Tenecia Smith

By Jackie Kennedy

Tenecia Smith, office services clerk II, passed away on October 29, 2021, following a long battle with leukemia. From her first day in the department, Tenecia stepped into her role as if she had been in the department for years. Department members looked forward to seeing her infectious smile as they entered the building. She made many lasting impacts during her time in chemistry, especially in the hearts of the graduate students. She always provided a listening ear and was their biggest cheerleader as they celebrated milestones on the path to their Ph.D. Not a day goes by where she is not missed by all in the department.

Diane Klimas

By David M. Coleman and Carl R. Johnson

Long-time chemistry secretary Diane Klimas, 73, died from kidney failure on May 11 in Long Beach, California.

Born in Detroit, Diane lived most of her life in Michigan and enjoyed gardening, cooking for family and friends, and caring for her mother until she passed. She moved to California in 2011, where she lived the rest of her life at home with her son and his family.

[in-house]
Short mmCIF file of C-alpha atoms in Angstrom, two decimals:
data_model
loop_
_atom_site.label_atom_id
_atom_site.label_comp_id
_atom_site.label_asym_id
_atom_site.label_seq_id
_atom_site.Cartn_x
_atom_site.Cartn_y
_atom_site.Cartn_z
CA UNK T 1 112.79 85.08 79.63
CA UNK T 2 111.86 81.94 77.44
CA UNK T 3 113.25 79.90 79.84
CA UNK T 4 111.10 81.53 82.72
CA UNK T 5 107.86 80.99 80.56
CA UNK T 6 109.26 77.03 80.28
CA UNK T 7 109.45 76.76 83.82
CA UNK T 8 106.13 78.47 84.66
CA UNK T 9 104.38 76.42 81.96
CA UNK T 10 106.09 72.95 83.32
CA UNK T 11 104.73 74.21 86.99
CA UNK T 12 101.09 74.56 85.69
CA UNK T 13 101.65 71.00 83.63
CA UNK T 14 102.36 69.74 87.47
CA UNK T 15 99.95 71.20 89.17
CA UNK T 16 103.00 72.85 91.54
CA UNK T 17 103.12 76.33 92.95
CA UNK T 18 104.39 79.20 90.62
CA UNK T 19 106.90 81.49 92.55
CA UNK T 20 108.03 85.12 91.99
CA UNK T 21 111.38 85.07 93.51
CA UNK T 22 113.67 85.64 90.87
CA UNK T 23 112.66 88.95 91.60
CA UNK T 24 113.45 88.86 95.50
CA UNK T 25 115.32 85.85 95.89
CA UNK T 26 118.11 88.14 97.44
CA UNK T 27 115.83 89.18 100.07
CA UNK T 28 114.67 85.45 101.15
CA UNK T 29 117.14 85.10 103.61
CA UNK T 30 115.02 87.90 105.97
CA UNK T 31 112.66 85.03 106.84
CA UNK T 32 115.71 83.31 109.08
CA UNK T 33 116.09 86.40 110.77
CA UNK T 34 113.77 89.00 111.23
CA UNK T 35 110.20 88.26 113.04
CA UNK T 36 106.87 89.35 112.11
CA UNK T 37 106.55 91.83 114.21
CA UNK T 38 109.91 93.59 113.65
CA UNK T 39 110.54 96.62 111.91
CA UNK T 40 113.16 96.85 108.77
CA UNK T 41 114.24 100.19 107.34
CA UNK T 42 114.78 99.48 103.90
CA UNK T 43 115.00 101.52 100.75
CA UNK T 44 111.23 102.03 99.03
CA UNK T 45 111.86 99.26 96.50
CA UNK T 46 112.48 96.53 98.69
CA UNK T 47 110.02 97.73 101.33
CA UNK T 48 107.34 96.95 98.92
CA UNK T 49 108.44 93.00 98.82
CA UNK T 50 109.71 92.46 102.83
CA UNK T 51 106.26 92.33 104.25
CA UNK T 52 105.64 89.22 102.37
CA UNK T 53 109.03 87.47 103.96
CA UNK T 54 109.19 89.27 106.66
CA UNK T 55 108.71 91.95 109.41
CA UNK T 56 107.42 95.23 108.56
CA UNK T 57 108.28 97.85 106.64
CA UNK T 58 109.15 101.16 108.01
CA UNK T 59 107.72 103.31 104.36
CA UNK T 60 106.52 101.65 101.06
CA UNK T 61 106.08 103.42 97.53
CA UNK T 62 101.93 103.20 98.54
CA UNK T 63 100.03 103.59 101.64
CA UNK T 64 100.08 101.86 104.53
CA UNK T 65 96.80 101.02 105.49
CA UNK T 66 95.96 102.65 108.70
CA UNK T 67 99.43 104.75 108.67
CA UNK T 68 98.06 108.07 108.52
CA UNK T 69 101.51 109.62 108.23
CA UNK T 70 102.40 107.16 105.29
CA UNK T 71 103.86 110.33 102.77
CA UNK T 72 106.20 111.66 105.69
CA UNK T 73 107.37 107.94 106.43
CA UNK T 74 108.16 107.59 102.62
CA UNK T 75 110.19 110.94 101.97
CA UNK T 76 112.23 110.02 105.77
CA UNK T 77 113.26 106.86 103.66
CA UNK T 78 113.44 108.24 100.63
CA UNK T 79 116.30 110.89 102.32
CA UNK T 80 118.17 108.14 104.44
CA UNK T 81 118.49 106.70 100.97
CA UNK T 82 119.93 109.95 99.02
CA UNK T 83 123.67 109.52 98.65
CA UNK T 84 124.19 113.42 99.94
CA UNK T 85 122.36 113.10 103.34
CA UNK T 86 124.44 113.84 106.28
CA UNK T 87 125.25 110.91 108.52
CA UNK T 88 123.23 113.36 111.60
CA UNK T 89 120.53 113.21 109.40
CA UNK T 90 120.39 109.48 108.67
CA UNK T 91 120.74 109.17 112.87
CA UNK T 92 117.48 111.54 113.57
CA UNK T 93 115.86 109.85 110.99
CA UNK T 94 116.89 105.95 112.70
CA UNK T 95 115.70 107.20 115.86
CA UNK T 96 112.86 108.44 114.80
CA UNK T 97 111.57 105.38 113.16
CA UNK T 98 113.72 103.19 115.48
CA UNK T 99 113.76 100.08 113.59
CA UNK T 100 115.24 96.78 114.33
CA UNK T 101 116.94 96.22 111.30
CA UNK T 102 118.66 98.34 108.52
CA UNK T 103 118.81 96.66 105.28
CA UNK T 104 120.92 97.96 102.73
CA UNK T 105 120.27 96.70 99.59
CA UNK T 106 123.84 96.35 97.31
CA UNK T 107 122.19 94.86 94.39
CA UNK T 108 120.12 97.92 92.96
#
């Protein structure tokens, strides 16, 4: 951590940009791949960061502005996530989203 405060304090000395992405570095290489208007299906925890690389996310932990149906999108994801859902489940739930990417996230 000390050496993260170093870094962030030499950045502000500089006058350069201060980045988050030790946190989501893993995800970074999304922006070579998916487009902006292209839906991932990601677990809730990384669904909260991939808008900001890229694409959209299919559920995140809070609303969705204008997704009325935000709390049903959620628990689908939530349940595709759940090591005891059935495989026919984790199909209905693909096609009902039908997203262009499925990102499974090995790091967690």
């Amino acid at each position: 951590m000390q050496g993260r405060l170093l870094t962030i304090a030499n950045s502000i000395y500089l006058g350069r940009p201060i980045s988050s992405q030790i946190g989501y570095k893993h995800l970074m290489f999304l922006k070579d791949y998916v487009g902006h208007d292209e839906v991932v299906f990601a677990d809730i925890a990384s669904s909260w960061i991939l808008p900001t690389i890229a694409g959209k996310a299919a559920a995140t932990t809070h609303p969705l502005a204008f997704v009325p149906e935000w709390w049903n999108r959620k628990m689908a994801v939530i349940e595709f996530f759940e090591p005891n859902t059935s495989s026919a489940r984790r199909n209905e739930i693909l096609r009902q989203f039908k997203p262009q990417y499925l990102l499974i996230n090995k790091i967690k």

Diane worked in the chemistry department for more than 30 years. She typed with remarkable speed
and accuracy, and was quick to learn new technology as computers penetrated the office environment. She provided office support for the organic and analytical divisions, and was administrative assistant to Carl Johnson during his service as associate editor of the Journal of the American Chemical Society.

Diane was a key player in the administration of the Lumigen Instrument Center, supported the International Federation of Analytical Chemistry and Spectroscopy Societies in generating their annual programs, and much more. She developed countless close friendships with her administrative colleagues, professors and graduate students. Following retirement, she exchanged countless letters and greetings with friends, always in impeccable penmanship, and often including photos of her grandchildren.

Diane’s memorial service was held in June in Long Beach. She is survived by her son, Josh (formerly a WSU physics major); his wife, Lisa; and their children, Gabby and Alex.